The Tale Spinner

Vol. XXIII, No. 18

May 6, 2017


  • In this Heroic Story, a resident of a small town writes about "Belle"
  • Betty Audet and Jean Sterling comment on items in the last issue
  • Stan French is celebrating a birthday on May 11
  • Tom Telfer reflects on how our tools have changed
  • Marilyn Magid forwards an article about the end of an era
  • Barbara Wear compares her body to a worn-out car
  • Irene Harvalias sends a story about two clever nuns
  • Shirley Conlon forwards a story about a complicated will
  • Sites are suggested by Judith English, Tom Telfer, and Zvonko Springer

"Luella" sent this account to HeroicStories:


We live in a very small town, populated by a lot of elderly widows - the kind of place where everyone knows everyone else and there are very few secrets. When a comparatively young woman and her husband moved to town, they were of considerable interest to everyone because they were so very different from the life-long citizens.   Bob was very outgoing and gregarious, but his wife, Belle, was more reserved. We learned she'd been medically retired from her job, but she never chose to discuss the problem. She did join a church and some local civic organizations, and was faithful and energetic in attendance and participation. She also turned out to be a bit of a con-woman - but in a special, wonderful way.

Belle identified several elderly women who needed occasional help in their homes, shopping, or driving to doctor's appointments, and made herself available. She recognized the pride that kept them from accepting charity, and would take only a minimal amount of money from them. Then she would take whatever money she had made during the month and go to City Hall, swear the city clerk to secrecy, and ask to have the money applied to the water/sewage account of a senior citizen who was in financial straits.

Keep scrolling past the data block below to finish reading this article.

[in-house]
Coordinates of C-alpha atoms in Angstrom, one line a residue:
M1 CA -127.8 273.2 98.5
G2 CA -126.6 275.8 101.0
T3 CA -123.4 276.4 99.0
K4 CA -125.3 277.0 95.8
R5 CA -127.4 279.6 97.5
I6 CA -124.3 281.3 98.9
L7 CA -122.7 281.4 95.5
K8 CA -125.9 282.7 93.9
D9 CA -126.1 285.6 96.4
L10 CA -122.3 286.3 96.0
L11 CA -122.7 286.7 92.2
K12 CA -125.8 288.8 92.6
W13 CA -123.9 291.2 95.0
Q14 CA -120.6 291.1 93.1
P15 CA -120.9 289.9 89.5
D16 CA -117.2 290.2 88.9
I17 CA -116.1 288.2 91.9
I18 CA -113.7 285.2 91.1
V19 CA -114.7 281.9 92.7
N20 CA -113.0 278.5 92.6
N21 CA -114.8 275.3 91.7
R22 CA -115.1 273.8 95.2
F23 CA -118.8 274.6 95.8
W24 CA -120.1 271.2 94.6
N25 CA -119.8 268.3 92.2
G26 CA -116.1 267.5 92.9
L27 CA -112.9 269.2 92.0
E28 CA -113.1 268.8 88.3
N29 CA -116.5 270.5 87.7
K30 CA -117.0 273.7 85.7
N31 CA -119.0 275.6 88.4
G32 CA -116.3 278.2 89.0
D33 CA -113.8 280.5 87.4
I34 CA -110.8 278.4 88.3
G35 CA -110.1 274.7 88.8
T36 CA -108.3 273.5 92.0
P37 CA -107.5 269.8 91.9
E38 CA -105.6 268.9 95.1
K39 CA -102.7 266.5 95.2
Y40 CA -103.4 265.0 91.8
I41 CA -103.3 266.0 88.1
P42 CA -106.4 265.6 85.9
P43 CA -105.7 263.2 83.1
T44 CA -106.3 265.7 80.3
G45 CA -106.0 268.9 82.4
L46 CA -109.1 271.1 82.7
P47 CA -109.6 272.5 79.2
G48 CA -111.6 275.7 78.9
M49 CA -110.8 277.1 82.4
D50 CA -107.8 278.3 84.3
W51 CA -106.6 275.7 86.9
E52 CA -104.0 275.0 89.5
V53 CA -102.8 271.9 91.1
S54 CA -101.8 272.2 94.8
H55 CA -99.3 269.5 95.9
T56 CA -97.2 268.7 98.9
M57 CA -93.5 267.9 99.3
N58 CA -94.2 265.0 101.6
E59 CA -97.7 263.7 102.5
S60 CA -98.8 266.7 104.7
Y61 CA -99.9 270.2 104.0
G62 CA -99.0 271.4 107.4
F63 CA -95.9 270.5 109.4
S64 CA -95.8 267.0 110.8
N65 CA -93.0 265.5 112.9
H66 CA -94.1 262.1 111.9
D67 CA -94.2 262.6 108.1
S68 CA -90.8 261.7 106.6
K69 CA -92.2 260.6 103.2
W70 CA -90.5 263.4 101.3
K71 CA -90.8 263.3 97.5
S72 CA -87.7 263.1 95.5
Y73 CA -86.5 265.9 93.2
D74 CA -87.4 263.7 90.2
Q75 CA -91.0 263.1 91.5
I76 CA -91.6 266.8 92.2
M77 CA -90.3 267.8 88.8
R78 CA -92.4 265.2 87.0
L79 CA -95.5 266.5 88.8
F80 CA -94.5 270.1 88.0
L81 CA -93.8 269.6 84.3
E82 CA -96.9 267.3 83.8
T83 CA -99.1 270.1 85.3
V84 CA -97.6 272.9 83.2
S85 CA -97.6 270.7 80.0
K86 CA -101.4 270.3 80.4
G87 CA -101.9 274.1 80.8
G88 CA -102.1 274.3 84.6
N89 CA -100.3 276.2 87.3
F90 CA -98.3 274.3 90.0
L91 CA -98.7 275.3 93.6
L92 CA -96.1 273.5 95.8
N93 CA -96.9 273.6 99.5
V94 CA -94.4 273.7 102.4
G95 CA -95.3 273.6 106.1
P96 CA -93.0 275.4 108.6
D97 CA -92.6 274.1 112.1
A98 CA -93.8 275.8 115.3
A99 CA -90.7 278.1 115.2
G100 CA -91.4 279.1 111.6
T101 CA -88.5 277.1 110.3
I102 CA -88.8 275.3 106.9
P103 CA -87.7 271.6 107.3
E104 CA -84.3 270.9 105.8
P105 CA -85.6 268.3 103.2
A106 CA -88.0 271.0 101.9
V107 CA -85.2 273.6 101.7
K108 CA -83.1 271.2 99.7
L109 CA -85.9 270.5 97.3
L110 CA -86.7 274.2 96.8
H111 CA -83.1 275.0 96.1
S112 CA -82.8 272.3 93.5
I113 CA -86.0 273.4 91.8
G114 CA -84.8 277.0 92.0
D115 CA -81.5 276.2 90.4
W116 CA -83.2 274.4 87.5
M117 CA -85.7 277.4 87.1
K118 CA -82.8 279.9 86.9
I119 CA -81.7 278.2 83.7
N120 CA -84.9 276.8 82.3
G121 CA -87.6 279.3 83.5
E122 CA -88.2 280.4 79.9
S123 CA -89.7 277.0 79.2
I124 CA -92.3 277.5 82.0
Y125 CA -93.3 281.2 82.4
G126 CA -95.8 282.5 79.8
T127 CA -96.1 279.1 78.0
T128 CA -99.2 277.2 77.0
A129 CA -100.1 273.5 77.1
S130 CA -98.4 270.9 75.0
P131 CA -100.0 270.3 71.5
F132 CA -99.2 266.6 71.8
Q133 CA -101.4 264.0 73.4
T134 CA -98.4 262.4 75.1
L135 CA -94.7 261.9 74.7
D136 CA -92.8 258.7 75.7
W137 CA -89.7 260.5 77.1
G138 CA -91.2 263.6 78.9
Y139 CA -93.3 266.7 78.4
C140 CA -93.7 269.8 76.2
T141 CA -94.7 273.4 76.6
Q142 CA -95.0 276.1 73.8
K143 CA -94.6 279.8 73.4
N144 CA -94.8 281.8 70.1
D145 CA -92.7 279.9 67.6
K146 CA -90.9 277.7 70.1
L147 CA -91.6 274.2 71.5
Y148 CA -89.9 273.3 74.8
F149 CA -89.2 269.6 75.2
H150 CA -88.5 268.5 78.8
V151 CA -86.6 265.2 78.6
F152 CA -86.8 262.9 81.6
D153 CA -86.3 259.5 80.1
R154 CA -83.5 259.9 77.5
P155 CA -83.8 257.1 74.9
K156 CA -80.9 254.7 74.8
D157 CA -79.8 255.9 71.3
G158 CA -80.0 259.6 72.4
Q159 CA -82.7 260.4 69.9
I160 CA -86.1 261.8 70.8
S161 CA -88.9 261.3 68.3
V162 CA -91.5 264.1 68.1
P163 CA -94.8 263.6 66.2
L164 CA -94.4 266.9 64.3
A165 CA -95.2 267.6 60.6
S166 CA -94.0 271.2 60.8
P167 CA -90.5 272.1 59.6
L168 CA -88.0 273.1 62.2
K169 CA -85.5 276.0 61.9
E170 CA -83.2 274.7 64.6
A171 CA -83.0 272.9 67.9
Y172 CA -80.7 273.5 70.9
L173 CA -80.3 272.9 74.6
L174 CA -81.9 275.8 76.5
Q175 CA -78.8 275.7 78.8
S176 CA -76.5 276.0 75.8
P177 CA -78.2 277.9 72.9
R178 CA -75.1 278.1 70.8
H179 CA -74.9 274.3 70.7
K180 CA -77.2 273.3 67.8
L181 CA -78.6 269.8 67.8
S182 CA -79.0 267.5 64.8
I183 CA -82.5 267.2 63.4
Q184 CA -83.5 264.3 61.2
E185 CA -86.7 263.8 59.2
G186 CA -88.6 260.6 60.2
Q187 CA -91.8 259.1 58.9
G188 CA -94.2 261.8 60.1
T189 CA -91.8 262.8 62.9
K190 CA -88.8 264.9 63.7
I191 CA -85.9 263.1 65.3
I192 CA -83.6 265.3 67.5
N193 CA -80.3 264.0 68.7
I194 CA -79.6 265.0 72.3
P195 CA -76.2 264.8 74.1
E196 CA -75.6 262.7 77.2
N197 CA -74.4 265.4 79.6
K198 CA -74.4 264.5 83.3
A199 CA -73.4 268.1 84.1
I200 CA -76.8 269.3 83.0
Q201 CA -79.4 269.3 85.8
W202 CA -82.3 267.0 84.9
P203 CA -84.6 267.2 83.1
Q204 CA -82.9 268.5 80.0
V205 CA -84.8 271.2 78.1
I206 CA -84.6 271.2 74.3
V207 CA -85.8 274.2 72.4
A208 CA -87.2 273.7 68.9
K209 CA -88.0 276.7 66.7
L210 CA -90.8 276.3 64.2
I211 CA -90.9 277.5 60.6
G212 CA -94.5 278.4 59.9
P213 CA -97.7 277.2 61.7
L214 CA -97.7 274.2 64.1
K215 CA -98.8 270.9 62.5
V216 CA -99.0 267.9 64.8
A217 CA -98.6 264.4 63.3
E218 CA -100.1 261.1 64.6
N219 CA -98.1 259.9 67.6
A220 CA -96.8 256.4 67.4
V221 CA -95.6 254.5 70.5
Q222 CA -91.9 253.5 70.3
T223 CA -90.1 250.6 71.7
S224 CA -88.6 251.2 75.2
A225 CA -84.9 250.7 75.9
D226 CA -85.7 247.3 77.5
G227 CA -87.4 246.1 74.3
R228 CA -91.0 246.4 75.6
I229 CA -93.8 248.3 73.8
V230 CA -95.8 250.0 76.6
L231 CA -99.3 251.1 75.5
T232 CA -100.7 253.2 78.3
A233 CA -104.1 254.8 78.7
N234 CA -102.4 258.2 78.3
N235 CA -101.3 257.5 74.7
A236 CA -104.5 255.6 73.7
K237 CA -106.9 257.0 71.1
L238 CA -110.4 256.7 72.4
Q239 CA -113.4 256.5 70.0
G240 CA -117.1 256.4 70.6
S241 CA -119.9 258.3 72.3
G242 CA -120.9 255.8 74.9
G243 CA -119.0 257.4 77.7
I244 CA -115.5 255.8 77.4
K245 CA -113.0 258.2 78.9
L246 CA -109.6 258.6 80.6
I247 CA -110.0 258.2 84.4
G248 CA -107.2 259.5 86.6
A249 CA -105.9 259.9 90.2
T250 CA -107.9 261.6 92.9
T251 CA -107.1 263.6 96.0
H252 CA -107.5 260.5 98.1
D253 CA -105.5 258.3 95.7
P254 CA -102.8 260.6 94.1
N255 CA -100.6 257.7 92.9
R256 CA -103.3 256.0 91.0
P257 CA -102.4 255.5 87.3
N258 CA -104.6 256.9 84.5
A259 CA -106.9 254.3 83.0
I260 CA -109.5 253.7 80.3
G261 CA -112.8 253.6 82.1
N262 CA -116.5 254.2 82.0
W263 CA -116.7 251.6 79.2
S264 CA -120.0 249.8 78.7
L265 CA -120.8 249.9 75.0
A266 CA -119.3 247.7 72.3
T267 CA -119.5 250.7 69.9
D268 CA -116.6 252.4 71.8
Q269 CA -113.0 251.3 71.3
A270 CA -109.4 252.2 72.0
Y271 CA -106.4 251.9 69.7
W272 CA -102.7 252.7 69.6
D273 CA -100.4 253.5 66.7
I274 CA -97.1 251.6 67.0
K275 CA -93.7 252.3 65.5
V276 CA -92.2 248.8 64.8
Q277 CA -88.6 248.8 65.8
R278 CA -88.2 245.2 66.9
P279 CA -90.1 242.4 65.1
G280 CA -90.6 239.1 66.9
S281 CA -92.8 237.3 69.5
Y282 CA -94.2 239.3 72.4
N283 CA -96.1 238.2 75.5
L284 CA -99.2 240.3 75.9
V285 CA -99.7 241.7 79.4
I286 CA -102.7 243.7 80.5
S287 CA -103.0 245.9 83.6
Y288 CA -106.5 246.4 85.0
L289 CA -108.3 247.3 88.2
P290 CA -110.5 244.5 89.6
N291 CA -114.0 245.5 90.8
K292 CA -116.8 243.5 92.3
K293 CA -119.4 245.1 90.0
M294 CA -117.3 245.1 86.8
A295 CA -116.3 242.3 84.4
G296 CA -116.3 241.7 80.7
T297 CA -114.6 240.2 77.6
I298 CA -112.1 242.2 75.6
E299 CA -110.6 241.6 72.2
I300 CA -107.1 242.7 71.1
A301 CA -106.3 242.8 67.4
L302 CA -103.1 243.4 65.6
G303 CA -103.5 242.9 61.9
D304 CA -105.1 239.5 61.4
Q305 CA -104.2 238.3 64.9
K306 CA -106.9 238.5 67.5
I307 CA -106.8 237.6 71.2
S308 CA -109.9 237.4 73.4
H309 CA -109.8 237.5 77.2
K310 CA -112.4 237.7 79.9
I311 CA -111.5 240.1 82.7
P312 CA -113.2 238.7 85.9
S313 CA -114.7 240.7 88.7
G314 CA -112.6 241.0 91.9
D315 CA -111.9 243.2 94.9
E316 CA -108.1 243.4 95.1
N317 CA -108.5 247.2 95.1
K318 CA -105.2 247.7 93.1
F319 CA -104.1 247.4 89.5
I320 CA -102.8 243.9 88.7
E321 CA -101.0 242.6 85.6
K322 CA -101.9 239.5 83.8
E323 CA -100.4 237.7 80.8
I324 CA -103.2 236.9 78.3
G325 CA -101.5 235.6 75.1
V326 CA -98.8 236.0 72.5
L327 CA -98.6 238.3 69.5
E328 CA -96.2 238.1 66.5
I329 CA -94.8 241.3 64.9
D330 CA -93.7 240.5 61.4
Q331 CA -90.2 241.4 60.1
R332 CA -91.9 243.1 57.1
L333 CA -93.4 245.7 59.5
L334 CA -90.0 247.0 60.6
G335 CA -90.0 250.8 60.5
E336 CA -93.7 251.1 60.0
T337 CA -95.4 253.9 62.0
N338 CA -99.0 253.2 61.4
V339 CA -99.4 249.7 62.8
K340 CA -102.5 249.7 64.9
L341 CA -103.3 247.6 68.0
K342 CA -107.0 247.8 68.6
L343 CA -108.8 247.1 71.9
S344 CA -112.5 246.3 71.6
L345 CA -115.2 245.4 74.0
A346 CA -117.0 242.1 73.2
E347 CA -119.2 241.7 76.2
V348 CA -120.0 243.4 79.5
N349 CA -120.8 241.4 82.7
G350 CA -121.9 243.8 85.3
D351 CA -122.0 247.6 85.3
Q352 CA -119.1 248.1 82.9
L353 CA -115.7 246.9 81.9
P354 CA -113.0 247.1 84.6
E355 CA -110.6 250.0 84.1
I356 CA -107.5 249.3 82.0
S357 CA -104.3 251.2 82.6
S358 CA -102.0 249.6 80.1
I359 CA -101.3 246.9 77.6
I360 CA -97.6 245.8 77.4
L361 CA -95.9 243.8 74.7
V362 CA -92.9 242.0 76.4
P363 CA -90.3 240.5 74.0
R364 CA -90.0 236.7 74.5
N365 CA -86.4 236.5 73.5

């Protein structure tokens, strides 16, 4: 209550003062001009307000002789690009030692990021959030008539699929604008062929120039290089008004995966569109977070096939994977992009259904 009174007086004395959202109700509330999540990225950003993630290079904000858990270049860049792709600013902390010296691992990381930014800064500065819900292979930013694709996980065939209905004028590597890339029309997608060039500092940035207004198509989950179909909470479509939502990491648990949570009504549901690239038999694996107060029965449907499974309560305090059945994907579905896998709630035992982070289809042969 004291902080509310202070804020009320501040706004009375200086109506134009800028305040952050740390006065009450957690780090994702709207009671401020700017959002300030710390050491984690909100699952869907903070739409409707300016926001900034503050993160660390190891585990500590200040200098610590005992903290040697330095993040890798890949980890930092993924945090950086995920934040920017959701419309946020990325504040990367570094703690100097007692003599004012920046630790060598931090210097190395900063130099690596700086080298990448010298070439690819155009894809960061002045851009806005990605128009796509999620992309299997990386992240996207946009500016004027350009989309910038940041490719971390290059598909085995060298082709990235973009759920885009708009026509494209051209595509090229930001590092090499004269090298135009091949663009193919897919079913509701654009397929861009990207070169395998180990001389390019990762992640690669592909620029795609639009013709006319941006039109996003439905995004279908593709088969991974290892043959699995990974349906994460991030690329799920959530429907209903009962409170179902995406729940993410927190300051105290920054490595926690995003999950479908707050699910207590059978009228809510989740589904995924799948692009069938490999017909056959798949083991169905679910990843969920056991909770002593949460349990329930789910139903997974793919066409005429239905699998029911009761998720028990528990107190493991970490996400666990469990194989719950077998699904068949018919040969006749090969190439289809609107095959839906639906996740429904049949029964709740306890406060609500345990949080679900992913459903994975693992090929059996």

I accidently found out that Belle's retirement pay was the only money she and Bob had coming in and their budget left little room for luxuries. She was in near-constant pain because of the injury that forced her into retirement, but very rarely did anyone see any evidence of it. They could have used the few dollars Belle earned helping others, but she chose not to keep it. And she didn't want recognition for the good that she had done.

Belle showed me that you need not be rich to share, nor do you need to inflict your problems on anyone else. Despite her limitations, she is a warm, caring, giving woman with the ability to love. She seems to me to be a hero in action, and I'd love to tell others what she is doing but it might embarrass her. She must remain unsung and unrecognized, so please don't reveal my location - "Belle" is still "doing her thing"!

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Betty Audet comments on the story about the note to a teacher which had a profound effect: "Recognition for what you have done is great. I have kept a wonderful one for Maurice from a priest who was leaving the parish and wanted to thank him for all the help and inspiration he had been to him.